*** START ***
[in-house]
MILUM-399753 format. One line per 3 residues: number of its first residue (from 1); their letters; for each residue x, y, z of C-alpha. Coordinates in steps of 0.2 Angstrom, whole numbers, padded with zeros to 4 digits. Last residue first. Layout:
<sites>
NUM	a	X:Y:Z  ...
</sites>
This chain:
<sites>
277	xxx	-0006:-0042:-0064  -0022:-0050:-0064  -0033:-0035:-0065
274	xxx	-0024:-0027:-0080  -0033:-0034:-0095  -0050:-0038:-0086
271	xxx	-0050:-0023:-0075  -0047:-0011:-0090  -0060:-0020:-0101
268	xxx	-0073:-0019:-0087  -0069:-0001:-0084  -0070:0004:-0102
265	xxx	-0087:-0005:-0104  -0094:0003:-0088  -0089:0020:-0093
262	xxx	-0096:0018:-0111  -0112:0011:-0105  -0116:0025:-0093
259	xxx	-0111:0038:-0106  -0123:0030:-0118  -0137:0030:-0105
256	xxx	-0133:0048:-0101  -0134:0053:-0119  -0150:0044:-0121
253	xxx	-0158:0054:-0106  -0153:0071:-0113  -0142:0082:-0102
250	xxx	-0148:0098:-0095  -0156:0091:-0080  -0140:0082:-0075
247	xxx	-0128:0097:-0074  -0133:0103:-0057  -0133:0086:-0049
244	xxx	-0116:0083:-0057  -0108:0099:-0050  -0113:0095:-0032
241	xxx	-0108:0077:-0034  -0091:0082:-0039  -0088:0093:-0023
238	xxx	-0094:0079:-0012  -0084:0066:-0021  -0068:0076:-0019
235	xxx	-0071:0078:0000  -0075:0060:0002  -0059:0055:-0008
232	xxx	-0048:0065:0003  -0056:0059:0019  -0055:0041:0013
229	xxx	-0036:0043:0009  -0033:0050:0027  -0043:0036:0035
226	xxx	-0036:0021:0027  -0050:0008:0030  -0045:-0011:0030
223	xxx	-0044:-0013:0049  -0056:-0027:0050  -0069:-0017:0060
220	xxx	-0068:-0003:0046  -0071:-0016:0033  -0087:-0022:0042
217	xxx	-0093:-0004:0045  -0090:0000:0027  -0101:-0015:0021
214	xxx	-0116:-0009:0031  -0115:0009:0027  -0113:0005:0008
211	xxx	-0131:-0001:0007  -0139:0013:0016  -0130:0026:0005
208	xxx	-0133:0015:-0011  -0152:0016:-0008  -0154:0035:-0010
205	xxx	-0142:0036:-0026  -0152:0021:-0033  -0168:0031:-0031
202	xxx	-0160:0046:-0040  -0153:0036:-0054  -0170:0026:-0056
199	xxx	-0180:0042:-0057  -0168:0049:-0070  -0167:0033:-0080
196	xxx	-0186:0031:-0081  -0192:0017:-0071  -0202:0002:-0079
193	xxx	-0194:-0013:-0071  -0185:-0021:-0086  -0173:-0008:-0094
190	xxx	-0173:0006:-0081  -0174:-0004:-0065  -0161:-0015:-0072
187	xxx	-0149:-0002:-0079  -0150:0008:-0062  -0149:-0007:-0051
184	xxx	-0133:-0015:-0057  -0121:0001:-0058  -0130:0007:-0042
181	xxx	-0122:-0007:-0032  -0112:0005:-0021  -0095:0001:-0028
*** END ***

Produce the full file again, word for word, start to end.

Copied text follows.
[in-house]
MILUM-399753 format. One line per 3 residues: number of its first residue (from 1); their letters; for each residue x, y, z of C-alpha. Coordinates in steps of 0.2 Angstrom, whole numbers, padded with zeros to 4 digits. Last residue first. Layout:
<sites>
NUM	a	X:Y:Z  ...
</sites>
This chain:
<sites>
277	xxx	-0006:-0042:-0064  -0022:-0050:-0064  -0033:-0035:-0065
274	xxx	-0024:-0027:-0080  -0033:-0034:-0095  -0050:-0038:-0086
271	xxx	-0050:-0023:-0075  -0047:-0011:-0090  -0060:-0020:-0101
268	xxx	-0073:-0019:-0087  -0069:-0001:-0084  -0070:0004:-0102
265	xxx	-0087:-0005:-0104  -0094:0003:-0088  -0089:0020:-0093
262	xxx	-0096:0018:-0111  -0112:0011:-0105  -0116:0025:-0093
259	xxx	-0111:0038:-0106  -0123:0030:-0118  -0137:0030:-0105
256	xxx	-0133:0048:-0101  -0134:0053:-0119  -0150:0044:-0121
253	xxx	-0158:0054:-0106  -0153:0071:-0113  -0142:0082:-0102
250	xxx	-0148:0098:-0095  -0156:0091:-0080  -0140:0082:-0075
247	xxx	-0128:0097:-0074  -0133:0103:-0057  -0133:0086:-0049
244	xxx	-0116:0083:-0057  -0108:0099:-0050  -0113:0095:-0032
241	xxx	-0108:0077:-0034  -0091:0082:-0039  -0088:0093:-0023
238	xxx	-0094:0079:-0012  -0084:0066:-0021  -0068:0076:-0019
235	xxx	-0071:0078:0000  -0075:0060:0002  -0059:0055:-0008
232	xxx	-0048:0065:0003  -0056:0059:0019  -0055:0041:0013
229	xxx	-0036:0043:0009  -0033:0050:0027  -0043:0036:0035
226	xxx	-0036:0021:0027  -0050:0008:0030  -0045:-0011:0030
223	xxx	-0044:-0013:0049  -0056:-0027:0050  -0069:-0017:0060
220	xxx	-0068:-0003:0046  -0071:-0016:0033  -0087:-0022:0042
217	xxx	-0093:-0004:0045  -0090:0000:0027  -0101:-0015:0021
214	xxx	-0116:-0009:0031  -0115:0009:0027  -0113:0005:0008
211	xxx	-0131:-0001:0007  -0139:0013:0016  -0130:0026:0005
208	xxx	-0133:0015:-0011  -0152:0016:-0008  -0154:0035:-0010
205	xxx	-0142:0036:-0026  -0152:0021:-0033  -0168:0031:-0031
202	xxx	-0160:0046:-0040  -0153:0036:-0054  -0170:0026:-0056
199	xxx	-0180:0042:-0057  -0168:0049:-0070  -0167:0033:-0080
196	xxx	-0186:0031:-0081  -0192:0017:-0071  -0202:0002:-0079
193	xxx	-0194:-0013:-0071  -0185:-0021:-0086  -0173:-0008:-0094
190	xxx	-0173:0006:-0081  -0174:-0004:-0065  -0161:-0015:-0072
187	xxx	-0149:-0002:-0079  -0150:0008:-0062  -0149:-0007:-0051
184	xxx	-0133:-0015:-0057  -0121:0001:-0058  -0130:0007:-0042
181	xxx	-0122:-0007:-0032  -0112:0005:-0021  -0095:0001:-0028